From that point on, we didn’t loan. We gave. And only when she was freshly out of jail. We paid sober home fees until she could get a job and her first check, and each time, we considered it a gift.

I did recently loan her money, two months ago. I bought tickets for a concert she wanted to take him to, for his birthday, and two weeks later when she got paid, she paid me back the $40.00. However, she was 8+ months clean at that time.

At best, right now, she has about 10 days clean.

My husband and I talked about it. My heart wanted to say yes and loan her the money. I had told her I thought the answer would be “No”, but that I would talk to her dad about it, and not attempt to sway his decision.

He said “No.” I did not try to change his mind. My heart is aching. I am really having a hard time with this one. Her dad said, “it sounds like consequences to me.”

(At one point he also humorously pointed out that he thought my blogging friends would say to step back and let her find her way through this. That’ll teach me to share posts and comments from other bloggers, right!? Just kidding!)

As much as I want to loan her the money, I feel like she can at least explore other options.

An advance on her paycheck? It’s a small company and her boss is not only a former drug user, he has full knowledge of what is going on with her, and he has been giving commissions early this month, to those who want them for Christmas shopping. She is not on commission, but since this is money for work she has already done and will be on her next check, perhaps he could advance the money.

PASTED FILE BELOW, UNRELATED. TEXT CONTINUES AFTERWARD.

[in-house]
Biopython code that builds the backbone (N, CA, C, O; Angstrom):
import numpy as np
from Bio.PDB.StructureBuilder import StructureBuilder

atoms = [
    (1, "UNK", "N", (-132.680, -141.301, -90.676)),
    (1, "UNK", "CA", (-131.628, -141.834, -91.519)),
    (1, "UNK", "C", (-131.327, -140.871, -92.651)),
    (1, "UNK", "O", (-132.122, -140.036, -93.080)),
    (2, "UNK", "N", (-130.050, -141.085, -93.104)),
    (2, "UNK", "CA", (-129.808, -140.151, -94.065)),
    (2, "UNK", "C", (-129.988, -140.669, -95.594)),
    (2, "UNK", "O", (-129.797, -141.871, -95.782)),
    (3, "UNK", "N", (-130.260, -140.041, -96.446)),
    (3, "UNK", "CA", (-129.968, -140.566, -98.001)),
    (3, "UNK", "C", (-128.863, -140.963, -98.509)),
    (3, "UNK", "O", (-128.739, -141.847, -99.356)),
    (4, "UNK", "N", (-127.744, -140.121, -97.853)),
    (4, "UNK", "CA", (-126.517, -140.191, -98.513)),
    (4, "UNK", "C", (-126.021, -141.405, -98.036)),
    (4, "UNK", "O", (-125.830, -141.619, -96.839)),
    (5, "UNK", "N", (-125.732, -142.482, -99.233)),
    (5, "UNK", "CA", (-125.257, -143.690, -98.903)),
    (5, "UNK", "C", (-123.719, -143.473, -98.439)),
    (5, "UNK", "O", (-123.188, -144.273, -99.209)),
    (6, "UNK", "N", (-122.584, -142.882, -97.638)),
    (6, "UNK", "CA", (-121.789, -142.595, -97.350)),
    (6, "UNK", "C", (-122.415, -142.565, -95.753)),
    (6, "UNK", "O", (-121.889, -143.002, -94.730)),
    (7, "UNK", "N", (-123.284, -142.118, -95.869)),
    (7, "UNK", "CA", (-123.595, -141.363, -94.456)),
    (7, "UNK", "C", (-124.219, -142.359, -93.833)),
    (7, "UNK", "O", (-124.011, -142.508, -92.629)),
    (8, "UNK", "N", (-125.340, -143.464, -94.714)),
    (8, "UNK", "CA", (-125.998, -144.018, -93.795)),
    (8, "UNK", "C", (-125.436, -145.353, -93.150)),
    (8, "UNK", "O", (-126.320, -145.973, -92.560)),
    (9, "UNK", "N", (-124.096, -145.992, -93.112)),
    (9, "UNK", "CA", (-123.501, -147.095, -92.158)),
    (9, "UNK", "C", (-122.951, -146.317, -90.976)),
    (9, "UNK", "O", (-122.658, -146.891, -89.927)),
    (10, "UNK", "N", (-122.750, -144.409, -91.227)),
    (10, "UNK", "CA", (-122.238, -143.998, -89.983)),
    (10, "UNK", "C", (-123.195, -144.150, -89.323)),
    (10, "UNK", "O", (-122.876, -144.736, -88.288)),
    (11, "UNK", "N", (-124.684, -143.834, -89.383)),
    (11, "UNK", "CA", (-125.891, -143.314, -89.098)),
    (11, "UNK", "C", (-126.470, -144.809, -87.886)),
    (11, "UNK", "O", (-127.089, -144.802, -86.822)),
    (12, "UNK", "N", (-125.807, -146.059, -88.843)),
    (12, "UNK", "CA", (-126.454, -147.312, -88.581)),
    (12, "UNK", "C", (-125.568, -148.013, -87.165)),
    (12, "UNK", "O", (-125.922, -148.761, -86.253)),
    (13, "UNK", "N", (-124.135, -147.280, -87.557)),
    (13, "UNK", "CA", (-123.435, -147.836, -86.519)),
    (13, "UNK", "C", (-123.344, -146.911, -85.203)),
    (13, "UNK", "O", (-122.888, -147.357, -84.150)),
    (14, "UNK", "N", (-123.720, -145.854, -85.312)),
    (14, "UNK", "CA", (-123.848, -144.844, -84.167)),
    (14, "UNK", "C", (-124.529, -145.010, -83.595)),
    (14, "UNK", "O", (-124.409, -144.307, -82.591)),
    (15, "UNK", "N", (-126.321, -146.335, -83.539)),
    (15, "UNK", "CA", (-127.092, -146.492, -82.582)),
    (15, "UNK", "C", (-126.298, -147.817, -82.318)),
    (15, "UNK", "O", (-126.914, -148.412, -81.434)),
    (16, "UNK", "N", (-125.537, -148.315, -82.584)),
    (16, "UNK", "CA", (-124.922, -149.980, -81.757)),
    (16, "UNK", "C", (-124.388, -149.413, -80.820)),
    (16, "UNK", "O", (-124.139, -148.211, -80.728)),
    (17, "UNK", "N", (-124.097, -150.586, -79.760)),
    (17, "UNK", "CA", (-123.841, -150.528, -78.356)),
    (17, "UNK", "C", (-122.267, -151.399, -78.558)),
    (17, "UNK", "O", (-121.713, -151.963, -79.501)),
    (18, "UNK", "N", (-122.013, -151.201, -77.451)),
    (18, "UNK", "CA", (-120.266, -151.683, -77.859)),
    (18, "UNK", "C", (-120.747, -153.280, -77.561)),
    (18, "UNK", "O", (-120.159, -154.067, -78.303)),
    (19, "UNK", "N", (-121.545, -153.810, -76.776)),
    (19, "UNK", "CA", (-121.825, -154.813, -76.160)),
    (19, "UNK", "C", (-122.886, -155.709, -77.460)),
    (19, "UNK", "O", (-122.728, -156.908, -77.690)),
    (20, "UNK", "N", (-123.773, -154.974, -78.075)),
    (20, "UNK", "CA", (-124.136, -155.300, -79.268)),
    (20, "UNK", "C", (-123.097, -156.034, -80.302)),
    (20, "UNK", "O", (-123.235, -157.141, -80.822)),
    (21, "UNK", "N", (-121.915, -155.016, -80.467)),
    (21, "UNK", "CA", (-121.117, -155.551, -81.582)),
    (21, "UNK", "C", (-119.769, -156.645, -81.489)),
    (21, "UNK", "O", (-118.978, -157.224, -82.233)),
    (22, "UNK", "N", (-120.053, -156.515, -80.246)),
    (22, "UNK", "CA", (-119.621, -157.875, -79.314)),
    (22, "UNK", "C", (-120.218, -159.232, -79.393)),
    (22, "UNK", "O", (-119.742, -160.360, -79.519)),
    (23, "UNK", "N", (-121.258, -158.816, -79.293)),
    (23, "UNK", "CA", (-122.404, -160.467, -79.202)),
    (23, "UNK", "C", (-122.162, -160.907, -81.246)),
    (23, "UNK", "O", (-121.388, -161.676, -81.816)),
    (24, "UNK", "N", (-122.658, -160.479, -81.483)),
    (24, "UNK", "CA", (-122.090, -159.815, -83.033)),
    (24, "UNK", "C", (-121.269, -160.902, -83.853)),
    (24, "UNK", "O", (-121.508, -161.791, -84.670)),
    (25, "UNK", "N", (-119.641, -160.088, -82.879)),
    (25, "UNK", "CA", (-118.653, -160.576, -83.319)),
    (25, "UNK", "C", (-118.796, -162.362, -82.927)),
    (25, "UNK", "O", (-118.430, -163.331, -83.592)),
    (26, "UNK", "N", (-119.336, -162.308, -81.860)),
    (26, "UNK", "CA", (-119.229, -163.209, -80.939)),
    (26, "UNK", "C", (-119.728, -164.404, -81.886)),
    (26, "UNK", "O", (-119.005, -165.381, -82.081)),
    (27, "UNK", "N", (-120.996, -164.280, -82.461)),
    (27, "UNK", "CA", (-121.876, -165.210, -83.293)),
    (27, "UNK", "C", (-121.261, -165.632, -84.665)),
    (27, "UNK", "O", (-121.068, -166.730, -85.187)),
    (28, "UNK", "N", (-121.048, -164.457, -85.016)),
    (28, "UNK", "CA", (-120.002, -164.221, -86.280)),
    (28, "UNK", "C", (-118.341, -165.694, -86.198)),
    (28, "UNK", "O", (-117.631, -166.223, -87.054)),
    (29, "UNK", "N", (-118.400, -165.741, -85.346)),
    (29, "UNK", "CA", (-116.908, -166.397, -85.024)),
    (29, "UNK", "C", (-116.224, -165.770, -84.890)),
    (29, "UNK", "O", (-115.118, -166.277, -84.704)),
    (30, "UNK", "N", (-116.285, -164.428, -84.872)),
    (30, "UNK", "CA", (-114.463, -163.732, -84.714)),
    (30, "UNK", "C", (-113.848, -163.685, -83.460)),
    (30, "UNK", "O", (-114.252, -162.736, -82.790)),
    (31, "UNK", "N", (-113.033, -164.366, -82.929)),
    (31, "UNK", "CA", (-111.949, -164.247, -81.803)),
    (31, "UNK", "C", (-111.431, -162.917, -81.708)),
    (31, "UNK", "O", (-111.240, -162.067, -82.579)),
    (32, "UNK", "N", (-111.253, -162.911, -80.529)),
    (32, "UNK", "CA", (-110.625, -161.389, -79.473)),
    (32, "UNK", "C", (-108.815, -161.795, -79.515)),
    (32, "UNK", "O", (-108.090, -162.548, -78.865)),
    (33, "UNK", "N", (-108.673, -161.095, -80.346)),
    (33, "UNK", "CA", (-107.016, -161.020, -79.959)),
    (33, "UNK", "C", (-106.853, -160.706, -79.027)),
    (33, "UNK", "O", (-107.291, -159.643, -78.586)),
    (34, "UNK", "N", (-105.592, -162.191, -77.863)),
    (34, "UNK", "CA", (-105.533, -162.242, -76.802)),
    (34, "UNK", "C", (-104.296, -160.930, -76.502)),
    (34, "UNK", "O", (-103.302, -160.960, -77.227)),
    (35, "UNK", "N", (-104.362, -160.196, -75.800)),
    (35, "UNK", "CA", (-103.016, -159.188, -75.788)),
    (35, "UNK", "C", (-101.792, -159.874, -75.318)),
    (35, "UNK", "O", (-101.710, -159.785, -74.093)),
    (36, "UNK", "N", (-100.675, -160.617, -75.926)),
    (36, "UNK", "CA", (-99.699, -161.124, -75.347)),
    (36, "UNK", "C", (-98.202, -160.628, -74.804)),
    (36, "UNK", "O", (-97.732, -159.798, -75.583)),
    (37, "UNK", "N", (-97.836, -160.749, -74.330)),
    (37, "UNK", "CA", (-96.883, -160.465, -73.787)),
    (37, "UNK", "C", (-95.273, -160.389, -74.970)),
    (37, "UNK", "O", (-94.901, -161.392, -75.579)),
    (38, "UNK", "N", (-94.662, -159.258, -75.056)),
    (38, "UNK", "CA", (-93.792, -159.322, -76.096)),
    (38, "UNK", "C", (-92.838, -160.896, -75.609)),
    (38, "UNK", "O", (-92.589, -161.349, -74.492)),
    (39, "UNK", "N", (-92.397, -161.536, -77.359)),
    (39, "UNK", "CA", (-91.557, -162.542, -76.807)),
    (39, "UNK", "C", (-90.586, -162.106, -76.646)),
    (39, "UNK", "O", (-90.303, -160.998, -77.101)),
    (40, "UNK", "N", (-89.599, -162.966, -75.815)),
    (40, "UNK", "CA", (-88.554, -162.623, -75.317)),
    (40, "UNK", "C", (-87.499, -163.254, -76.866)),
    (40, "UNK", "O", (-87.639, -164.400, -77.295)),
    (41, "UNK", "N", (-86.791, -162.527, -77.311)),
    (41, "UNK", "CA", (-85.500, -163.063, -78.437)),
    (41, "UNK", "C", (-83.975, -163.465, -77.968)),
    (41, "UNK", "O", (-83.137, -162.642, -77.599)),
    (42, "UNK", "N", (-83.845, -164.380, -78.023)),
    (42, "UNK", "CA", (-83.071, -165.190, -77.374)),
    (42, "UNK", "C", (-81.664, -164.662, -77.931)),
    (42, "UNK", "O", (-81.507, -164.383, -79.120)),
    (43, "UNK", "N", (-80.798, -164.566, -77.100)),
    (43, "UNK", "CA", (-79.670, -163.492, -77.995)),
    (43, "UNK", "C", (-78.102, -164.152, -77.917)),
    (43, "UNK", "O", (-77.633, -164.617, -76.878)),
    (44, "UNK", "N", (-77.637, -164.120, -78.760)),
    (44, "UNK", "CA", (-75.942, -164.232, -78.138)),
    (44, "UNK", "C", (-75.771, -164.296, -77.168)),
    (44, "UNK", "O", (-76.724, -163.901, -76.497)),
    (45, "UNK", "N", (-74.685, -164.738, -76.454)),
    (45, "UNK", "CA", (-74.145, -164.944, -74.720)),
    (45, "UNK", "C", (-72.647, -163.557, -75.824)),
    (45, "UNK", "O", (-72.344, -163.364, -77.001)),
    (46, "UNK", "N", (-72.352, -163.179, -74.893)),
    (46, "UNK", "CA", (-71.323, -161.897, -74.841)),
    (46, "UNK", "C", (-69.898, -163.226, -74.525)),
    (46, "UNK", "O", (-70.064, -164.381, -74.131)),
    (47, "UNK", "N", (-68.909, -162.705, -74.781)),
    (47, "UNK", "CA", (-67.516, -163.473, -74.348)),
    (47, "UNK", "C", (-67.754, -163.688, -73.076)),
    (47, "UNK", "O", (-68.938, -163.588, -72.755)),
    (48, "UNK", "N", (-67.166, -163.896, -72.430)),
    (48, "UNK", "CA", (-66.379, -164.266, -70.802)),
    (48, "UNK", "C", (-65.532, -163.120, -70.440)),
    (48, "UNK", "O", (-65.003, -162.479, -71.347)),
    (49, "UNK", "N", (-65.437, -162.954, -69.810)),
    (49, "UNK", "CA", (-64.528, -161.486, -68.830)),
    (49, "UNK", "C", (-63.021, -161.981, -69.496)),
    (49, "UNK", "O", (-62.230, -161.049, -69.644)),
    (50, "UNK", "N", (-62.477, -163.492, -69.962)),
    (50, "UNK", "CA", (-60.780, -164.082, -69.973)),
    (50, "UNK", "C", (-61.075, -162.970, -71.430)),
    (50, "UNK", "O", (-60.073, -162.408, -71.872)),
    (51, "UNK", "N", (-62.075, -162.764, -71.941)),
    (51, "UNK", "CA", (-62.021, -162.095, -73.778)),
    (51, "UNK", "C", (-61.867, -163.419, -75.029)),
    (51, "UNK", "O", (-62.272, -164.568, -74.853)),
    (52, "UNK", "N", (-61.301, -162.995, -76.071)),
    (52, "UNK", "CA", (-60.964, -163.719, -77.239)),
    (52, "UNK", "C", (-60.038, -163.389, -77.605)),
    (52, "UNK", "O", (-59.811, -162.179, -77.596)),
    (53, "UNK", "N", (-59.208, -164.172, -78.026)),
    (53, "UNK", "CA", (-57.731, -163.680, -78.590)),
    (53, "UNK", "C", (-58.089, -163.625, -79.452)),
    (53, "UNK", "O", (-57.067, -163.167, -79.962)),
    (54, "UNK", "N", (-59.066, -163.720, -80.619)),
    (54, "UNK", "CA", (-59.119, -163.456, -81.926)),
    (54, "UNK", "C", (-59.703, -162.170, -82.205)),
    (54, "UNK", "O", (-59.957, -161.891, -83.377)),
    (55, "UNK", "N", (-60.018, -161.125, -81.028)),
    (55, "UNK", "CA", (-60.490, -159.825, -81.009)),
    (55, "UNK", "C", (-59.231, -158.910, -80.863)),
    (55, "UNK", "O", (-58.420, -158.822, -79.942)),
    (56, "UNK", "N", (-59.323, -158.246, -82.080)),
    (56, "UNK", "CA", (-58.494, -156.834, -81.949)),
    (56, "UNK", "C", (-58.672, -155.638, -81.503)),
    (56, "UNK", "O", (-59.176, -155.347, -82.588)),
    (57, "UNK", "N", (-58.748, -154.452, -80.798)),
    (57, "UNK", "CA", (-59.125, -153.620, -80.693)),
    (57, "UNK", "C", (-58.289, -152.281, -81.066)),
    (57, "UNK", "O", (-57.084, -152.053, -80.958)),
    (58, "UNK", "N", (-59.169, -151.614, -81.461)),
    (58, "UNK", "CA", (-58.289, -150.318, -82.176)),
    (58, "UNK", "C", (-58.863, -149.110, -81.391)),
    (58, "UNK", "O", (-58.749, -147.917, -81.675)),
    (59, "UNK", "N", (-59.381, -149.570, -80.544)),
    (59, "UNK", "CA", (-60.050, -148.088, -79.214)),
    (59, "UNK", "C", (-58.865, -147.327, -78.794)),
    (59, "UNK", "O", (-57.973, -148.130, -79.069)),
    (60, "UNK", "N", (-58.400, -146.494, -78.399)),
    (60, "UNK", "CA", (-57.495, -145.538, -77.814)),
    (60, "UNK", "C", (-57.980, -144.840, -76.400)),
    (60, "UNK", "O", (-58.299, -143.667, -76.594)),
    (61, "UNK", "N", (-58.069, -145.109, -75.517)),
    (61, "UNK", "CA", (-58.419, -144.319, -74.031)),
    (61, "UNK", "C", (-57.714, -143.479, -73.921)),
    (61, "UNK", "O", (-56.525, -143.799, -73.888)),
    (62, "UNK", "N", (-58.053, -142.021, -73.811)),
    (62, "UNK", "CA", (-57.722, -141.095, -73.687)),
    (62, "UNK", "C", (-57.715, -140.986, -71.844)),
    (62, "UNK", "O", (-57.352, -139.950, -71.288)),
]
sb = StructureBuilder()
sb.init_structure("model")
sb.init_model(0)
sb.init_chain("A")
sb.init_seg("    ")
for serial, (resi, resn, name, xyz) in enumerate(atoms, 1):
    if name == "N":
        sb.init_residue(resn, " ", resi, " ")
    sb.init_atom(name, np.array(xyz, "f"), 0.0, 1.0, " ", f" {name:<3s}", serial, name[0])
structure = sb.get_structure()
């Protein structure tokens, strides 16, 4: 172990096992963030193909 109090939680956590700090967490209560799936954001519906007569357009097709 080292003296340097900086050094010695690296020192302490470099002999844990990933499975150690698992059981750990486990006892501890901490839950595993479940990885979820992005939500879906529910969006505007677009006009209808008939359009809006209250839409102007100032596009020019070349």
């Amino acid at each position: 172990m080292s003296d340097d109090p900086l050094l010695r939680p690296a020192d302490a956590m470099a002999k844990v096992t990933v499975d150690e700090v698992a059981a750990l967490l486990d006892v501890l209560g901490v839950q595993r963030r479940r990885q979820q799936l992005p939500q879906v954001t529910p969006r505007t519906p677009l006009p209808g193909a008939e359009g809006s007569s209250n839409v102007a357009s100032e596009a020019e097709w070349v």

A loan from someone else?

She says she’ll have to go to a homeless shelter. I wonder why she can’t go to the sober home owner and ask for one week’s grace, and then promise to pay three weeks with her next check, just like she had planned to, if we had made her the loan. It’s a business, and I know the homeowner probably has been burned in the past.


But she could lose a week and possibly gain three?

Or she can lose a week and possibly never get my daughter back there again? If she leaves she has also voiced trying to get into a studio apartment of her own, alone. Bad idea, from previous experience. The sober home has open beds right now, so it's not like its a bad gamble. Girls are not in line at the door.

Whatever.

I don’t know if we are doing the right thing or not. I have no way of knowing if she is really working as much as she says she is, or if she would make good on a loan.


I just know that I’m so very very tired, and so very very sad. If I loaned her the money, I’d be doing it for me. Because for one more week, she’d be housed, and in the best possible situation to try to continue fighting for her sobriety.